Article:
April Fools: Where are the pike?
April 3, 2004
April fools! There is open water on Stagecoach Reservoir on April 1. Can’t be true, can it? It’s true.
The unseasonable warmth has opened up about one-quarter of Stagecoach Reservoir at the west end where the Yampa River inlet is located. A brisk wind was eating away at the edge of the ice, several hundred yards out into the bay, Friday.
There were reports this week that big rainbows hungrily were cruising the edge of the ice and that northern pike literally were stacked up at the inlet. The rumor went on to say that the pike were eating any fly or lure that was twitched in front of their noses.
The joke was on anglers Friday, as the wind seemed to have dispersed the pike. And it was far too windy to dare to launch a float tube in search of the rainbows. No more than eight anglers were catching an occasional trout at midday Friday.
Still, ice-off is one of the best times of year at Stagecoach in terms of angling success. The wise anglers this week will get on the water early to avoid gusty spring winds.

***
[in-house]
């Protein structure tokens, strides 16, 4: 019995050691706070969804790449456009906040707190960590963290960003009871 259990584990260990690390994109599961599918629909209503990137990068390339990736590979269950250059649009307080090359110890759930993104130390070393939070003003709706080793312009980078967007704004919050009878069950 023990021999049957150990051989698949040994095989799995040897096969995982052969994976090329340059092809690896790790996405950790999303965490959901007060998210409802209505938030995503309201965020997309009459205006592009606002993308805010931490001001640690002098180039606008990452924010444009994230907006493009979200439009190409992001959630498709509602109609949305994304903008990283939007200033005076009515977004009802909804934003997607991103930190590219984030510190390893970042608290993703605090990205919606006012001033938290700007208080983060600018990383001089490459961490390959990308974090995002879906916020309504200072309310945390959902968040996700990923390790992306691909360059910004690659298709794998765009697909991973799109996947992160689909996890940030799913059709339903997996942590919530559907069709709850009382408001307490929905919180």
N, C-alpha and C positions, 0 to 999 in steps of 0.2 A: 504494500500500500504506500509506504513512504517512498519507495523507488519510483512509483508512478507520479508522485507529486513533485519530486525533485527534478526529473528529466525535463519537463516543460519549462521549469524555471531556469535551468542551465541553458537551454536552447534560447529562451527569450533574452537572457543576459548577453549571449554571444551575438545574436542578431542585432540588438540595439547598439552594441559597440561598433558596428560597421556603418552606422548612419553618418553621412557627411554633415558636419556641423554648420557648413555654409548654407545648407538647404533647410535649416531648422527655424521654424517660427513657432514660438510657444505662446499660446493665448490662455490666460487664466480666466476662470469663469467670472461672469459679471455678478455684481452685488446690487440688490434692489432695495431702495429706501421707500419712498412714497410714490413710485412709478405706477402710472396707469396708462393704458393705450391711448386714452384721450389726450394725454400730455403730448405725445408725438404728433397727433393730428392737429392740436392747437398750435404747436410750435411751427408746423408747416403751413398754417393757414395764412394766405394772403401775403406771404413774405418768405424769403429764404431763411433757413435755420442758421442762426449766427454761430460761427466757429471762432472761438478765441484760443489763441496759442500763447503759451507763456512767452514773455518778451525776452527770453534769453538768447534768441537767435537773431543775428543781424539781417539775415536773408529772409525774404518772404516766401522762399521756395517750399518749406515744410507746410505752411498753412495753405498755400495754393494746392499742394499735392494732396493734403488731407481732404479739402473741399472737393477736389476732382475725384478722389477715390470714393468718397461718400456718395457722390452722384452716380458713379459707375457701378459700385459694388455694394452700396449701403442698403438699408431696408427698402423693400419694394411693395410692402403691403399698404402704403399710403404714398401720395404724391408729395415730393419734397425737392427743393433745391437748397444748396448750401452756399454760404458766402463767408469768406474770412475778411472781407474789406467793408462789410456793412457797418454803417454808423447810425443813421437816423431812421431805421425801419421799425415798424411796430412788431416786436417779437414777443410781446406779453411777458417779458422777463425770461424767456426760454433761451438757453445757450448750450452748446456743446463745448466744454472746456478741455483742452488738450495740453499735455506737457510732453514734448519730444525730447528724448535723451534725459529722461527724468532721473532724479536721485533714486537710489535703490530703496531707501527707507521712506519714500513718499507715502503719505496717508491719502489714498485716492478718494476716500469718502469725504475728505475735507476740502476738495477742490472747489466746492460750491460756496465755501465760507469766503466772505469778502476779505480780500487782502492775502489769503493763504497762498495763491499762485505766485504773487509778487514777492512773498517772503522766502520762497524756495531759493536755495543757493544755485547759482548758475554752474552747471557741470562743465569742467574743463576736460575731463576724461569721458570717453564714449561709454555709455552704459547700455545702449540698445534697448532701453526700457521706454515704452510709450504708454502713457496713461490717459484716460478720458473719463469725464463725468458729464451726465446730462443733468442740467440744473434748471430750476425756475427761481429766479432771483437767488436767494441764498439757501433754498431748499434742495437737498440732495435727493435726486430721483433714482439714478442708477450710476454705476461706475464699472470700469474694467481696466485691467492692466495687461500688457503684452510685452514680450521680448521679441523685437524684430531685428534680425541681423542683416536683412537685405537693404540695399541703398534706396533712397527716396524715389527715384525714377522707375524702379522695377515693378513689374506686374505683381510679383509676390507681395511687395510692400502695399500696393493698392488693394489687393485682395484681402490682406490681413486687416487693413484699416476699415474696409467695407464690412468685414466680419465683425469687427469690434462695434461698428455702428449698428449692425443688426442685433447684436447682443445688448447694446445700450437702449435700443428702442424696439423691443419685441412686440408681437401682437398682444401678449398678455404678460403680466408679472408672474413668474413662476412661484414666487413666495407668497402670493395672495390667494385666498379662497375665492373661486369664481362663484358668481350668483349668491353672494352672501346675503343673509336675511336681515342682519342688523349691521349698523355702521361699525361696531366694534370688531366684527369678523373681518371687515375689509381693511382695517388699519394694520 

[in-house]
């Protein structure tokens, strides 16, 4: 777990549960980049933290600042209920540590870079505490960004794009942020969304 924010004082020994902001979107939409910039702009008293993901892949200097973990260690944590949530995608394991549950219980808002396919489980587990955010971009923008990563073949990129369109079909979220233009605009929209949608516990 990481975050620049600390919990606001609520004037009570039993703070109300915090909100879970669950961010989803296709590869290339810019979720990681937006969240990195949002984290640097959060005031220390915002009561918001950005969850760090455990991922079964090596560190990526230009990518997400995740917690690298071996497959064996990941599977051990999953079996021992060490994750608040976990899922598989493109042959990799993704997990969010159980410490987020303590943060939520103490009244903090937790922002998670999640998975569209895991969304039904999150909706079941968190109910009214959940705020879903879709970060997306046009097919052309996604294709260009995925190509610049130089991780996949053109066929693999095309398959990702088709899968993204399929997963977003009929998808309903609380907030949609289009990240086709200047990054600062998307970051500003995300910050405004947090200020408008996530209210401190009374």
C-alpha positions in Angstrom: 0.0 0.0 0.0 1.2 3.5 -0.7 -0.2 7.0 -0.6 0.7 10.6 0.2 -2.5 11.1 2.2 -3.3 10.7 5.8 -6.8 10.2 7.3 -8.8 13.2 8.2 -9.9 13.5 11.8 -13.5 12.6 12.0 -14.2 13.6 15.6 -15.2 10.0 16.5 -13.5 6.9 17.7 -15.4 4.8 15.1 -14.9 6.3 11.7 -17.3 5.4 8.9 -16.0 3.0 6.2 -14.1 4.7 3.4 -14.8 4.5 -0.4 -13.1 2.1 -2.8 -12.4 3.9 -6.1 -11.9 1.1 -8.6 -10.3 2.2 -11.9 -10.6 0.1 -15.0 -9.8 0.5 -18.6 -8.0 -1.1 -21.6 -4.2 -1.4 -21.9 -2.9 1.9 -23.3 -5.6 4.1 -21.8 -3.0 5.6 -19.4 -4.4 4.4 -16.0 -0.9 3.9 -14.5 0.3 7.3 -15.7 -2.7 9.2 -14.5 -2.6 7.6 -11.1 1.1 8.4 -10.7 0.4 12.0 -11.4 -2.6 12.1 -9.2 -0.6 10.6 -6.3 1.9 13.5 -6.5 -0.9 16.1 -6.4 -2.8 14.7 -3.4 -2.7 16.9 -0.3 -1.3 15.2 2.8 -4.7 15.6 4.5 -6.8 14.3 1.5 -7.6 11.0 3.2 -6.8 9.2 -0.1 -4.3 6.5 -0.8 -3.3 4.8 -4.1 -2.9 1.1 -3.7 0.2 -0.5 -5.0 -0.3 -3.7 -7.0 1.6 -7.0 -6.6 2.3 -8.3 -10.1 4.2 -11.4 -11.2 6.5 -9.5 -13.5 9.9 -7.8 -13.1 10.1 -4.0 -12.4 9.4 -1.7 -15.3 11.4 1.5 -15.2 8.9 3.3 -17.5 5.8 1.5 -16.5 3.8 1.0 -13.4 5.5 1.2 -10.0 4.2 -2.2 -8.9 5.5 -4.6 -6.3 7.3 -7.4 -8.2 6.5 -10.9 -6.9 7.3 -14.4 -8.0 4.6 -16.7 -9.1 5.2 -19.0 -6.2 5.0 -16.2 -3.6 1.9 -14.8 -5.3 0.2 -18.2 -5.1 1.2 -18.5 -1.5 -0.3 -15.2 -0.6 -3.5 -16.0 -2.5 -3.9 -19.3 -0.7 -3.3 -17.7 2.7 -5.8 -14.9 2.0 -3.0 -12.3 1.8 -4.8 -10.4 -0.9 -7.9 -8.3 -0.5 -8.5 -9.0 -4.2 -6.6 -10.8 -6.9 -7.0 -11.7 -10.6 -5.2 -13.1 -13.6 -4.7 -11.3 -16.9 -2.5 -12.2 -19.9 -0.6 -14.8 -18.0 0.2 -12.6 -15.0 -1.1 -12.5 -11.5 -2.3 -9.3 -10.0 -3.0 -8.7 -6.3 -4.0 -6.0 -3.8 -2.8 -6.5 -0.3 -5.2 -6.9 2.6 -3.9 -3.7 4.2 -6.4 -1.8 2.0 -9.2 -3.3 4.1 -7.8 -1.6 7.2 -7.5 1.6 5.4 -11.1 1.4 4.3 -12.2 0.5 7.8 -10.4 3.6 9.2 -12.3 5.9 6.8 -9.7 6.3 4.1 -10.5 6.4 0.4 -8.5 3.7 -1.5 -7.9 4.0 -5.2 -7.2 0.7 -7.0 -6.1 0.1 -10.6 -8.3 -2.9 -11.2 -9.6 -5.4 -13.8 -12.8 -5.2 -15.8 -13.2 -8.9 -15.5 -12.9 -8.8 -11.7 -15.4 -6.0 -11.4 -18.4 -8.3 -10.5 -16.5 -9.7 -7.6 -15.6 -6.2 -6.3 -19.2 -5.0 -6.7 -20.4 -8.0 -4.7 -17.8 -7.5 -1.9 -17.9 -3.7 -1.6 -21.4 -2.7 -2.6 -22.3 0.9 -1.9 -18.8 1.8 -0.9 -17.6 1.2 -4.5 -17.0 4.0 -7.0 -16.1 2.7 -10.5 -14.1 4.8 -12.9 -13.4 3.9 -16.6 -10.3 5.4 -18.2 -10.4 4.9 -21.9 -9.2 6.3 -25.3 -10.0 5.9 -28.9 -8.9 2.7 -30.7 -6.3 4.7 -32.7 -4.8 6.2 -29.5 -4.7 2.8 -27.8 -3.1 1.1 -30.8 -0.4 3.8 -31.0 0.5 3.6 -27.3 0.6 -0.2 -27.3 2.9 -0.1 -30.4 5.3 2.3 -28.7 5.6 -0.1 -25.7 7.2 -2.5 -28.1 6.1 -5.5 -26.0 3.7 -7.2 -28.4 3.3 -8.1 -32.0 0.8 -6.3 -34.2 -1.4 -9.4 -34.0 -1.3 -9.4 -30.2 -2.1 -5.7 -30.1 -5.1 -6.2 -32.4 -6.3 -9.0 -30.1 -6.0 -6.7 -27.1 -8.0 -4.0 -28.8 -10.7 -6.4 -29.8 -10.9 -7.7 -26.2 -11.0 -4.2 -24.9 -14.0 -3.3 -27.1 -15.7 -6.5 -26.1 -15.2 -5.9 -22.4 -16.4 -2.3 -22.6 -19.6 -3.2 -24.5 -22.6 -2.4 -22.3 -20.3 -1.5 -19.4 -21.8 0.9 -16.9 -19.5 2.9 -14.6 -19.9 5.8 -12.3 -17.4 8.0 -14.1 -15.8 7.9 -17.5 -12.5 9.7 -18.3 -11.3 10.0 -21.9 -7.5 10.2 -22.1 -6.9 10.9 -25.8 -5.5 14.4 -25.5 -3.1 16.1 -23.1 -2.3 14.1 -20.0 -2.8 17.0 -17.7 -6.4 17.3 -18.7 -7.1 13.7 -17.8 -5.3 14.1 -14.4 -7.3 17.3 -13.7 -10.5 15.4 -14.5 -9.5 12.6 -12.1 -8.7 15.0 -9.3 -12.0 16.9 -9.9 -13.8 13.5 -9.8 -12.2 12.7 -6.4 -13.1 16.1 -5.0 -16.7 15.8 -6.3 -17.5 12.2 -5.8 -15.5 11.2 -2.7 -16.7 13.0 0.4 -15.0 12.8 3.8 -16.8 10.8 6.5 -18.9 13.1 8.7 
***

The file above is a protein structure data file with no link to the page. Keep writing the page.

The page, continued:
The flies of choice are streamers — and white streamers in particular for pike. If you’re after the toothy pike, as opposed to the rainbow and Snake River cutthroat trout, use a stout piece of monofilament tipped by a wire leader. And bring along a pair of needle-nose pliers.
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A one-day admission pass to Stagecoach Reservoir State Park is $5.
— To reach Tom Ross call 871-4205
or e-mail firstname.lastname@example.org